Dual exhibit a win all around
“Adding To The Mix 6: Raymond Jonson’s “Abstract Naught,” 1930” and “In Pursuit of Strangeness, Wyeth and Westermann in Dialogue,” Ackland Art Museum, UNC Chapel Hill, through Aug. 25.
Klint Ericson and Erin Corrales-Diaz, UNC-Chapel Hill PhD art history candidates, have organized two exhibitions based on paintings, prints, sculpture and photographs from the permanent collections of the Ackland and several borrowed paintings from the N.C. Museum of Art. It is a win-win for the university, its museum, the art history department and the collaboration between the two museums. These students have been given the opportunity to put their skills to work in real situations.
Ericson, the 2012-13 Eaton Curatorial Intern, has developed a theme around Raymond Johnson’s “Abstract Naught,” 1930. Corrales-Diaz, recipient of the Joan and Robert Huntley Art History Scholarship, has developed an exhibit on Andrew Weyth’s “Weatherside” (loaned by the N.C. Museum of Art) and H.C. Westermann’s “Vent for a Chicken House.” I caught up with Ericson in the gallery at the end of a session with the docents; he stayed on and we talked about the exhibits.
“Abstract Naught” is part of a series on numbers by Johnson. It stands on the cusp of a change in his style from realism to abstraction with a particular interest in cubism. The composition is in a palette of muted blues and grays with the number “O” at its center. Through the background of prisms of color we see visions of cities in one area and clouds in another. Centering “Naught” on the gallery wall Ericson moves to the left with images of landscapes and to the right on the theme of seriality. Following the landscape theme he shows us views of nature or of land with buildings and people. He ends this section with Kimowan Metchewais’ (McLain) “Fence,” a photograph of an empty corral with an open gate which he explained is a condensation of the theme of landscape and property; a fence keeps people in or locks people out.
To the right of “Naught” Ericson moves into the theme of seriality, working off the fact this canvas is part of a series on the numbers “0-10.” On the wall we look at various images which are parts of a series. Series can be about a particular story; an example could be the life of Christ. A series can also be based on a point of production, like Monet’s “Haystacks,” or Josef Albers’ compositions on color. Ericson said his exhibition is about artistic means, not about narrative or biography.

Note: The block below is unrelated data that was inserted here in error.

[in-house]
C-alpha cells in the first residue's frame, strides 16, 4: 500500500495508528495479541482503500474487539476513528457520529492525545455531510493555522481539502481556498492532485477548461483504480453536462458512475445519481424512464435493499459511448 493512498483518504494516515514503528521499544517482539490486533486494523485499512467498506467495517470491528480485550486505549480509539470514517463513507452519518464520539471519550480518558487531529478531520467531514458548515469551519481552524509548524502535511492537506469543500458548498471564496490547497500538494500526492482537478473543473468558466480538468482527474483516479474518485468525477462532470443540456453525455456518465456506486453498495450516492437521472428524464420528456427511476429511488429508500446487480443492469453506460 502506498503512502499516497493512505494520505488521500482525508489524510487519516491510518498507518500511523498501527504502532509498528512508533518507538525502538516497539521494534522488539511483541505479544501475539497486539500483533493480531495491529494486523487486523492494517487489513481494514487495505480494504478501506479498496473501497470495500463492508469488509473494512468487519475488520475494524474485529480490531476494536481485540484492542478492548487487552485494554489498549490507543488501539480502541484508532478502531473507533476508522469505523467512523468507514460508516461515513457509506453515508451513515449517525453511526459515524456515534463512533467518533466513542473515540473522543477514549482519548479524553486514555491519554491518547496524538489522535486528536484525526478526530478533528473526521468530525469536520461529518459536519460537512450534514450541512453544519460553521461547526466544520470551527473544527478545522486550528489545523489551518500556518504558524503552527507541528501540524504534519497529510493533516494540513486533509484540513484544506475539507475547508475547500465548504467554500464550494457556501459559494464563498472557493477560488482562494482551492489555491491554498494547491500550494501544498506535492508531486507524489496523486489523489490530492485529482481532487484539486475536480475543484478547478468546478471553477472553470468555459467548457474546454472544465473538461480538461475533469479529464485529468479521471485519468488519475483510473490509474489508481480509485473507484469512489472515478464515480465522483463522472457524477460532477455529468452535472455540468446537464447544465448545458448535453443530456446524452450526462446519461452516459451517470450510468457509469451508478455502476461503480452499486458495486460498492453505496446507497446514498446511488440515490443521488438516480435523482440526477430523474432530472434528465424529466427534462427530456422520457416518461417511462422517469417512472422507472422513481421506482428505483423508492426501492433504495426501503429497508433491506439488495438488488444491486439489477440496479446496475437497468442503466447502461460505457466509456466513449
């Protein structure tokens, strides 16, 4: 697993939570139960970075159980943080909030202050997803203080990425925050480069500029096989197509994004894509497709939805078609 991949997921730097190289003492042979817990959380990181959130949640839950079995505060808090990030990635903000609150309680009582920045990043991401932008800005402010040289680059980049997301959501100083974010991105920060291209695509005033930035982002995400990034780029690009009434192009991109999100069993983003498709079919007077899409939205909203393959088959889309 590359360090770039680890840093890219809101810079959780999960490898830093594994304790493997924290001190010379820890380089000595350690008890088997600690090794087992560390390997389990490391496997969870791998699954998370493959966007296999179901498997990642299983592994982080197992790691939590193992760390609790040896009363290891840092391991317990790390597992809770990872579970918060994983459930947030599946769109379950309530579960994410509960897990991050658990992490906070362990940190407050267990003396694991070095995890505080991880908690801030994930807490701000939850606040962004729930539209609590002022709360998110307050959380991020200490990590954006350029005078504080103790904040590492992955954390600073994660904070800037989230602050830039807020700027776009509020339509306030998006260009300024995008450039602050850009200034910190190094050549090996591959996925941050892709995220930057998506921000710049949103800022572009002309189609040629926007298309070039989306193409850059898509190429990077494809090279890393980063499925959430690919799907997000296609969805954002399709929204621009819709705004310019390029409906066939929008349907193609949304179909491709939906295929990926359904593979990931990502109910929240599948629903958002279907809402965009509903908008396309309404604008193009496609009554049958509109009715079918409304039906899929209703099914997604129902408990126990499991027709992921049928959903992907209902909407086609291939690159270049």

He said the method used to create art affects the meaning of each piece. If, for example, all 11 of Johnson’s “number” series were on the wall it would have quite a different effect than seeing just one. Since it has been taken out of its original context, it must take on new meaning as a stand-alone image. In the case of Monet’s “Haystacks,” however, the artist was intent on showing how light changes the look of the material world; each of these compositions were created as individual images. They were intended to stand alone. Johnson’s numbers, on the other hand, would have the most impact when seen together, each primary number feeding on the others. As a standalone, Ericson gives it new meaning by making other connections.
Corrales-Diaz shares the gallery space with Ericson and explores the idea of home as something both familiar and odd. Using Wyeth’s painting of a weather-beaten two-story house, seen sideways in sharp perspective, and Westermann’s standing three-dimensional slender wood house, she investigates the idea of the childhood home as a mixture of the familiar and the strange provoking a concept Freud called “uncanny.”
A wall text tells us the wood house was made for a couple, friends of Westermann’s, who had bought an old chicken barn to restore as a home. After they moved in, they realized they had inherited a vent with holes that allowed tiny critters, birds and gusts of wind to enter their space and so the sculpture imitates that vent.
Using these widely dissimilar objects as book-ends, Corrales-Diaz offers us images of familiar objects in strange contexts. Ralph Gibson’s photograph “Untitled (Hand on Door),” 1969, shows a view down a short corridor toward a shaft of light coming from a partially open door. A disembodied hand extends through the door and an ordinary hallway is just enough askew to suggest something sinister may be going on. Or consider Todd Hido’s “Untitled #2214,” a very dark photograph with a rectangle of light coming from a window. Shadows engulf the house while that one area of light projects both a feeling of safety and of mystery. In the ambiguity Corrales-Diaz strengthens her theme.
She uses Jerry Uelsmann’s “Untitled,” 1987 as another example. This is a staged piece where a large painting of a leafless tree in its winter garb hangs above a Victorian sofa and leaves from the tree levitate over it. In another setting we would label this surrealism. A much-loved object in the Ackland collection is Marilyn Anne Levine’s ceramic “Boots,” 1973. The artist suggests the boots relate to domesticity; a man’s boots deeply worn and now frozen in clay.
The curators decided to pick one painting from the collection that related to both exhibits and hang it in the last gallery. They chose Cheryl Goldsleger’s “Inverse Antechamber,” 1986, a Piranesi-type interior (Giovanni Piranesi, 1720-1778) with multiple viewpoints and mazes of stairways filled with ghostly chairs. Although her light tones of color make this cavernous space less terrifying, the scene is the stuff of nightmares. Do you see the connections?
Blue Greenberg’s column appears each week in Entertainment and More. She can be reached at firstname.lastname@example.org or by writing her in c/o The Herald-Sun, 2828 Pickett Road, Durham, NC 27705.